News / Africa

Tuareg Leaders in Niger and Mali Urge Tuareg in Libya to Work With NTC

A nomad from the famed Tuareg tribe of the Sahara Desert brings his herd for vaccination to a team of US special forces handing out aid near the town of Gao in northeastern Mali. (File Photo)
A nomad from the famed Tuareg tribe of the Sahara Desert brings his herd for vaccination to a team of US special forces handing out aid near the town of Gao in northeastern Mali. (File Photo)

Tuareg leaders in Niger and Mali are urging Tuareg fighters in Libya to abandon Moammar Gadhafi and work with the country's new leaders.

The change of power in Libya could further destabilize Africa's Sahelian region, where al-Qaida affiliated terrorists are already active.

Tuareg legislators from Mali and Niger say Libya's interim council has promised not to target Tuareg members of the Gadhafi army.

By urging those fighters to join Libya's new leaders, Sahelian governments are hoping to avoid a mass movement south that would worsen conditions in an already food-insecure region and could benefit al-Qaida affiliated terrorists.

Despite assurances from Libya's new leaders, the head of Niger and Mali's Tuareg Contact Group, Ibrahim Ag Mohamed Assaleh, says Africans in Libya still face the threat of reprisals over their past support for Colonel Gadhafi.

Assaleh says Tuareg leaders in Niger and Mali do not doubt their partners in Libya's National Transitional Council, but war is war. There are always things that slip away, he says, uncontrollable elements when there are so many things going on. There are still two or three weeks needed to put everything in order, Assaleh says, but Sahelian Tuaregs are confident in the future.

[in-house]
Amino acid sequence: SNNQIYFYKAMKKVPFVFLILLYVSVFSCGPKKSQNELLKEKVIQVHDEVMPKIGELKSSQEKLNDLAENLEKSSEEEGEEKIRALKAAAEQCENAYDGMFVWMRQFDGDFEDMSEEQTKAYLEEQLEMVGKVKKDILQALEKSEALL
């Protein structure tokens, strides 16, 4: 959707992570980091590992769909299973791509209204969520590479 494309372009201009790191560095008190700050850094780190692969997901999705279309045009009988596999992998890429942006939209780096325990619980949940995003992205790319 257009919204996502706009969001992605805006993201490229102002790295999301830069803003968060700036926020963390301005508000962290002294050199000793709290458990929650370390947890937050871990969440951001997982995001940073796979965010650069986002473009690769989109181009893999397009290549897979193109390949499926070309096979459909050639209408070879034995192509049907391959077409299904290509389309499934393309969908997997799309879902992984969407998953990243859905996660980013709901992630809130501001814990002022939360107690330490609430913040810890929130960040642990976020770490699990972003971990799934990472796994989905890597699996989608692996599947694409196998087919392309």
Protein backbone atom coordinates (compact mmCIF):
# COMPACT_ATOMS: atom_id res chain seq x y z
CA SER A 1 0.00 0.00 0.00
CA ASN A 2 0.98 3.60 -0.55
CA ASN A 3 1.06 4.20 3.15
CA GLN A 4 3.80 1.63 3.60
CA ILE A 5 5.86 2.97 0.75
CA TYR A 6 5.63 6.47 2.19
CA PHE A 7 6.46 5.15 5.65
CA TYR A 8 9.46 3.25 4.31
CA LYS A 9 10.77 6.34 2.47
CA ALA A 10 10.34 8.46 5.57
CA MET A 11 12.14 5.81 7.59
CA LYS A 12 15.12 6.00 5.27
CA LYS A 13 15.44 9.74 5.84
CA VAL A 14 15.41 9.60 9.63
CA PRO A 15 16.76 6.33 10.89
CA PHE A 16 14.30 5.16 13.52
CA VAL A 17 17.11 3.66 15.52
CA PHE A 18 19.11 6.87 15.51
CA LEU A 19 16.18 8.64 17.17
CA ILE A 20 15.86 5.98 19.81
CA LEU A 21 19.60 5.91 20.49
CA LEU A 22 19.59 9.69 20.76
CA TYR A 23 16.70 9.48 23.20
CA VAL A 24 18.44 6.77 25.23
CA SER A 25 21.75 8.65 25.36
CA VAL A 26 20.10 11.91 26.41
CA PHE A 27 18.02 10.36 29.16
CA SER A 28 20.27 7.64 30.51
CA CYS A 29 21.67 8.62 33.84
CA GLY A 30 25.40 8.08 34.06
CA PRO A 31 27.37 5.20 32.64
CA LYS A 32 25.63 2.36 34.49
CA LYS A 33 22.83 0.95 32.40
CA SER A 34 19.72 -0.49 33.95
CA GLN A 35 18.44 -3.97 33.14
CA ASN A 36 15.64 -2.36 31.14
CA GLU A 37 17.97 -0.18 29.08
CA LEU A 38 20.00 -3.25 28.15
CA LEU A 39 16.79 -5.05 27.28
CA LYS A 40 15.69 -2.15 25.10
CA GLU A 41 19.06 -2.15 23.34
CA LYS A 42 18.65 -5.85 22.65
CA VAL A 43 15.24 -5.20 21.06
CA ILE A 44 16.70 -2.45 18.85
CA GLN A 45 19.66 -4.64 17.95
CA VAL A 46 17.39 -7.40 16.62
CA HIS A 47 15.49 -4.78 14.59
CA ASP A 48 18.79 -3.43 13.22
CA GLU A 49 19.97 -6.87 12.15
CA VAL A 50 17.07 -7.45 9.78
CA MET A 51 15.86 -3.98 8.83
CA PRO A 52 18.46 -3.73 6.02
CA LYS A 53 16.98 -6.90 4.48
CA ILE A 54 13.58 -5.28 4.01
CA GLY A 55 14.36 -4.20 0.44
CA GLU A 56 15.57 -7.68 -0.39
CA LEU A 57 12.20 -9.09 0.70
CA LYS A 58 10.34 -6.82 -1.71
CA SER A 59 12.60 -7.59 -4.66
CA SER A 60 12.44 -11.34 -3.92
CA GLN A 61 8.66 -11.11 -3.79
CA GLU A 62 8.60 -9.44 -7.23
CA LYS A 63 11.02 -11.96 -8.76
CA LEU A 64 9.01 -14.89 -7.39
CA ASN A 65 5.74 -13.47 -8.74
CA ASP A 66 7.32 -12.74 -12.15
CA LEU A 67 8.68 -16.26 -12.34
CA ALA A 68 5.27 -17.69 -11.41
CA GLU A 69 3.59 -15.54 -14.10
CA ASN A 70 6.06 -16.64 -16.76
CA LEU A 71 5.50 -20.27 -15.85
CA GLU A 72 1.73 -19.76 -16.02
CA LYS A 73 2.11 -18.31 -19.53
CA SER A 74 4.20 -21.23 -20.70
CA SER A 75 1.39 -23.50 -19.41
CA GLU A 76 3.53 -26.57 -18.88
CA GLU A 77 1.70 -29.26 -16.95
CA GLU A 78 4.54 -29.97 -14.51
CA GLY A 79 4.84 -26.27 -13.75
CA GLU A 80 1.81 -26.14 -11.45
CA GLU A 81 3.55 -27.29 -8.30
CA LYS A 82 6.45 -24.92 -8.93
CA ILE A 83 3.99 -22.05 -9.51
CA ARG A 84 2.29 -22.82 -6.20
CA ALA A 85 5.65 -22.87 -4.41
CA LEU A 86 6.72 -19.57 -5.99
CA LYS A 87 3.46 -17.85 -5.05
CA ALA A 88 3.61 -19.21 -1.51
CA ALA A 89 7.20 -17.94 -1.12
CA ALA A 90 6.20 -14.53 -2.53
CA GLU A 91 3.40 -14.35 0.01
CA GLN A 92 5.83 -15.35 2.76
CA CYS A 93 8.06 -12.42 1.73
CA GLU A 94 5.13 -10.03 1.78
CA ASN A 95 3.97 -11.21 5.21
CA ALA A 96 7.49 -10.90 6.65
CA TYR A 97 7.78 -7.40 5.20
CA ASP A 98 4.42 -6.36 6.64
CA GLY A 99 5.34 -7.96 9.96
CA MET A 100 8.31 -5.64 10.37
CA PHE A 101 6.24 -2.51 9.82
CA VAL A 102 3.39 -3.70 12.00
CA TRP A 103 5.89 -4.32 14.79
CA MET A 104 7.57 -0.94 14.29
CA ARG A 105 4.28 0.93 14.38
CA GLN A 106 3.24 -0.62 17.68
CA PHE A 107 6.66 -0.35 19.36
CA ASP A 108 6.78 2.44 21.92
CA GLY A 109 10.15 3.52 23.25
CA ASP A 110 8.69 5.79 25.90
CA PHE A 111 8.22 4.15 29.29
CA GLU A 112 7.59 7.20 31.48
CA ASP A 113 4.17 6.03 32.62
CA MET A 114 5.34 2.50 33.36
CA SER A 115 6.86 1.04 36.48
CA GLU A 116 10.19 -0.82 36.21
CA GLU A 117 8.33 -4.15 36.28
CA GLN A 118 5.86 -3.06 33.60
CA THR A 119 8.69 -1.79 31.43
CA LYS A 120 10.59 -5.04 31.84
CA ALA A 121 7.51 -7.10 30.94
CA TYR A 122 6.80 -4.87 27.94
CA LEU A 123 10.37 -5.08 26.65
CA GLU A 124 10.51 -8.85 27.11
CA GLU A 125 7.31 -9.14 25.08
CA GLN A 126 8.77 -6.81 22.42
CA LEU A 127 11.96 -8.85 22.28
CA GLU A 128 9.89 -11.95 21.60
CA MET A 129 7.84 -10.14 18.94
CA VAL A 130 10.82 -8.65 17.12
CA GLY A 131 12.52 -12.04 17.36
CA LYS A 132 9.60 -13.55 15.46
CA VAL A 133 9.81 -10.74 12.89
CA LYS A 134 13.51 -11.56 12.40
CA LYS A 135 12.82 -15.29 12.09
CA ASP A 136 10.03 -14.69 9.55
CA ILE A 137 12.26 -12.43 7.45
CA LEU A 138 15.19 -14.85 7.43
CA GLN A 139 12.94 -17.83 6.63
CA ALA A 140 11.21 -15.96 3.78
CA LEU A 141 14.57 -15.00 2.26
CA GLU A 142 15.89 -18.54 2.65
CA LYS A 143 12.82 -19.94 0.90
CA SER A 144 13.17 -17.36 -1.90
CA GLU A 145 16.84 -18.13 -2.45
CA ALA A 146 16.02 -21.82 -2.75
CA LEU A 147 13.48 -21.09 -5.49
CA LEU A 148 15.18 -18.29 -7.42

Thousands of Tuaregs from Niger and Mali settled in Libya during Gadhafi's rule. Many worked as migrant labor. Some joined his military. As the Gadhafi regime crumbled, some Tuareg troops fled Libya. Malian parliamentarian Assaleh says Tuareg leaders are working to ensure their safe return.

Assaleh says some of those Tuareg troops retreated to Mali and Niger, and Tuareg leaders are asking them to return to their barracks in Libya to avoid having the conflict spill across Libya's borders into the Sahel.

Mohamed Anacko heads Niger's Agadez Regional Council as is the vice president of the bi-national Contact Group.

Anacko says Niger and Mali are very fragile states that can not absorb the influx of hundreds of thousands of people. So the Contact Group is working with Libya's new leaders to create trust with Tuareg fighters from the former regime so those fighters do not return to Niger and Mali with their weapons.

Anacko says it is the hope of the Contact Group that, in the coming days, Niger will be able to negotiate the safe return of Tuareg soldiers to Libya.

Anacko's Agadez region is one of the most affected by both the collapse of the Gadhafi regime and the growth of Sahelian terrorism. Niger's government says the area is already hosting nearly 80,000 migrants who fled Libya.

Security forces in Niger recovered detonators, more than 600 kilograms of semtex explosives and $90,000 in cash during a shoot out with suspected terrorists in June.

Niger President Mahamadou Issoufou says the arms came from Libya and were intended for al-Qaida in the Islamic Maghreb, which is responsible for a string of kidnappings and ambushes across the Sahel.

Regional concern about the spread of terrorism is growing with Nigeria's government saying those responsible for last month's bombing of United Nations headquarters in the capital met with al-Qaida-affiliated terrorists in Somalia.

You May Like

Captured IS Militants Explain Why They Fought

Fighters from Turkey, Syria tell VOA Kurdish Service what drew them to extremism, jihad More

Security Experts Split on Kenyan Barrier Wall

Experts divided on whether initiative aiming to keep out al-Shabab militants is long-awaited solution or misguided effort More

Video Philippines Wants Tourists Spending Money at New Casinos

Officials say they hope to turn Manila into the next Macau, which has long been Asia’s gambling hub More

This forum has been closed.
Comments
     
There are no comments in this forum. Be first and add one

Featured Videos

Your JavaScript is turned off or you have an old version of Adobe's Flash Player. Get the latest Flash player.